Trump Says States Have Suffered Enough, Shouldn’t Be Forced to Take Additional Refugees
On the Sunday before the election, Donald Trump continued his appeal directly to the voters even as a decision from the Obama administration’s Department of Justice threw the race into a last minute tailspin.
Speaking to a crowd in Minnesota, the Republican nominee told them he understood how the federal refugee “resettlement” program had impacted their communities and their state.
“Here in Minnesota you have seen firsthand the problems caused with faulty refugee vetting, with large numbers of Somali refugees coming into your state, without your knowledge, without your support or approval.”
Minnesota is now home to nearly one in three Somalis in the United States, according to the most recent figures from an American Community Survey that was conducted over six years ago, in 2010.
It is thought that number is considerably higher given the massive push by the federal government to relocate tens of thousands of Muslim refugees in the states.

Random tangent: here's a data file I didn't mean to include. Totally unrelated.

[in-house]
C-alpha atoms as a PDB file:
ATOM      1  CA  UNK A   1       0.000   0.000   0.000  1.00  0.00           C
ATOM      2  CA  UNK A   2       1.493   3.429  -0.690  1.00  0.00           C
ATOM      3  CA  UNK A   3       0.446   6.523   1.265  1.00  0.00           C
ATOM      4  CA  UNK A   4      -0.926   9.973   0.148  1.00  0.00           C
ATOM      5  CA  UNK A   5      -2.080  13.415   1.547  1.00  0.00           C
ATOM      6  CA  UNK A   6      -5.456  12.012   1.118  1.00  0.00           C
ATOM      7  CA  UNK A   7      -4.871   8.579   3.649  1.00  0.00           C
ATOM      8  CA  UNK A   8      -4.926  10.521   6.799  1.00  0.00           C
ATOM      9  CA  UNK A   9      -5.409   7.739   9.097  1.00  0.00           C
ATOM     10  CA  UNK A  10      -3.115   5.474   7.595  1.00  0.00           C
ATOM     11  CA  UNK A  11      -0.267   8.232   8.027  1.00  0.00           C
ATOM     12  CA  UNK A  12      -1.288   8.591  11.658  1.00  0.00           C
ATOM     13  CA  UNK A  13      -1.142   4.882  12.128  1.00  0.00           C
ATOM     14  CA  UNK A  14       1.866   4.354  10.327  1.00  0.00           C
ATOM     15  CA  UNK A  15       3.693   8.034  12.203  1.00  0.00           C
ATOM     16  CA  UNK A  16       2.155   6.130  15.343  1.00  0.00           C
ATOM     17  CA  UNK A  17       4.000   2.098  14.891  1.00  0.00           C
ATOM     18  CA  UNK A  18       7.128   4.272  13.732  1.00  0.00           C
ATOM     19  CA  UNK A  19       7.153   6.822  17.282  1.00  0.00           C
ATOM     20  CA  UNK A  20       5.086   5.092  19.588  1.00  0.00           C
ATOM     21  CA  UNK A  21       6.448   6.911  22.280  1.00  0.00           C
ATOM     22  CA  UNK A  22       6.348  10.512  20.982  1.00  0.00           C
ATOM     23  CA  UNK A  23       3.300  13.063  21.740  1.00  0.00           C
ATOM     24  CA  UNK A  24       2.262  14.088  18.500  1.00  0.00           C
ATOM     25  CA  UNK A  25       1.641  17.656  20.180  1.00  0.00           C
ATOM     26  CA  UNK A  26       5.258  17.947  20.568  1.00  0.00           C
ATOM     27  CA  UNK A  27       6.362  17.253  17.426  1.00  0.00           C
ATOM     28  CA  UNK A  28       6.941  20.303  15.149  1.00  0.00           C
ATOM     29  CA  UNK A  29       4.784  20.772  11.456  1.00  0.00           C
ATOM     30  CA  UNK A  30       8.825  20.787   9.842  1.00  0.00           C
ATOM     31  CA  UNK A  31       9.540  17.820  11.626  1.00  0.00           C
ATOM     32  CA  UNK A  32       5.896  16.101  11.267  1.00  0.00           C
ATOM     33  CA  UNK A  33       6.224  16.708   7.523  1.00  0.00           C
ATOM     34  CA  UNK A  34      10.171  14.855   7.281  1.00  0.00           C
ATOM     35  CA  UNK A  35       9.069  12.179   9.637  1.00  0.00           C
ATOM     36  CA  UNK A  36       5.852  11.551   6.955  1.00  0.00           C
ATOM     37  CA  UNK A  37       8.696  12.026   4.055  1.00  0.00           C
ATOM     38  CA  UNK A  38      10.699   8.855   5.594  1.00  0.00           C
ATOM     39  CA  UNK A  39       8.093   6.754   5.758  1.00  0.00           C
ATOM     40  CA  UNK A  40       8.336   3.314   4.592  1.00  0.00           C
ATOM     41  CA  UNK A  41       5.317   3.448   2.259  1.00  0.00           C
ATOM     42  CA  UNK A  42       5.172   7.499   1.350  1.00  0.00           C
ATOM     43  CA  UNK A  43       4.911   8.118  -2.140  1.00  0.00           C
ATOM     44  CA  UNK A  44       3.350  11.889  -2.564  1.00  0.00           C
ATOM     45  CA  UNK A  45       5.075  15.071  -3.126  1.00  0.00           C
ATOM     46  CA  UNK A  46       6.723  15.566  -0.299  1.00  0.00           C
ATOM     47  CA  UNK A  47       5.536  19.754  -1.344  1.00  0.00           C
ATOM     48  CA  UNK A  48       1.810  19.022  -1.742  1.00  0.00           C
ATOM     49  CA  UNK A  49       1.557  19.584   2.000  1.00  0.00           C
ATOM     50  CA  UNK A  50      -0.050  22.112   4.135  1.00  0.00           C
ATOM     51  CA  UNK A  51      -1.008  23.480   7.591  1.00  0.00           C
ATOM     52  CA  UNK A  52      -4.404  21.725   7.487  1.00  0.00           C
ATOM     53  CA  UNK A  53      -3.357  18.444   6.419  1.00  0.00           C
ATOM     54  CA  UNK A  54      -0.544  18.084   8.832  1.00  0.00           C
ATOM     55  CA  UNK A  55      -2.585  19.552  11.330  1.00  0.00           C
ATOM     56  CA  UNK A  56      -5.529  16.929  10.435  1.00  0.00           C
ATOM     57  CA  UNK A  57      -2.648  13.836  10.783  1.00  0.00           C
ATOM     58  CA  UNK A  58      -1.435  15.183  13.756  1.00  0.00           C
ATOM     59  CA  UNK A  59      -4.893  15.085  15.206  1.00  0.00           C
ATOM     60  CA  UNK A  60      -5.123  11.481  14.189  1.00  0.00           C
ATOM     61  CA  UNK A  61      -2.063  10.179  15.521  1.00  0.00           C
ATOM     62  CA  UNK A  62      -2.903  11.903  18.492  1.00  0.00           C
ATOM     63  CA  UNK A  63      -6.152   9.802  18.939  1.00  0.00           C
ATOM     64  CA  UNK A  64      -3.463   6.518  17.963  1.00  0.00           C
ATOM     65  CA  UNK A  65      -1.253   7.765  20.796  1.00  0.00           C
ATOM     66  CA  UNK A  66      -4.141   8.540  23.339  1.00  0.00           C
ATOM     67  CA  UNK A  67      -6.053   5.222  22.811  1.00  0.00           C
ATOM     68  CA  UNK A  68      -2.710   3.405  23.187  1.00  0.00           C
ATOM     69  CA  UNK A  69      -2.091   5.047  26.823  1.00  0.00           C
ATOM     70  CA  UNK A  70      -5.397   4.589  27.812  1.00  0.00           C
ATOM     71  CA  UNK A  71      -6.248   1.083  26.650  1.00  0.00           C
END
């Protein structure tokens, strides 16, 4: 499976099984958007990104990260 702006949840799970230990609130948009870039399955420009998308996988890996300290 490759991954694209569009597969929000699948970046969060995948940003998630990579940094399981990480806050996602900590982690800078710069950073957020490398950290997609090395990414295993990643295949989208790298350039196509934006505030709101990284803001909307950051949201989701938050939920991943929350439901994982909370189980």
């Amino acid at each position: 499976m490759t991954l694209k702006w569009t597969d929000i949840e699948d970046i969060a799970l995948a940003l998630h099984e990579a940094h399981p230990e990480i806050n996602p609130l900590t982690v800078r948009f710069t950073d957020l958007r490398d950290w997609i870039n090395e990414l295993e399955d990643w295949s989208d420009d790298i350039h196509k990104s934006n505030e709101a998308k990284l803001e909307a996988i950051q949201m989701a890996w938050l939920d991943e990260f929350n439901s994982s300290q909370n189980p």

Trump pledged to suspend the Syrian refugee program and require the consent and support of states and local communities as a condition of resettlement.
In the past years, 13 states have formally withdrawn from the federal program, including Maine, which took the action just four days before the Tuesday election.
In another three – Vermont, Colorado, and Massachusetts, the federal government administers the program without the involvement of the state, while Tennessee filed a lawsuit against the feds claiming the program is a violation of the Tenth Amendment.
Refugees who are resettled come to a new home where they do not speak or understand the language, have few employable skills and significant religious and cultural differences that make assimilation both difficult and – in many cases – not even desired by the refugees.
In addition, local communities and states take on the responsibility of providing housing, health services and education that strain limited resources.
Last month, the Minnesota Department of Health released data showing that fifty percent of the foreign born residents who have been resettled in the state have been diagnosed with active cases of tuberculosis – a disease once considered to be nearly eradicated in the United States.
That number – 296, is ten times that of any other state in the nation.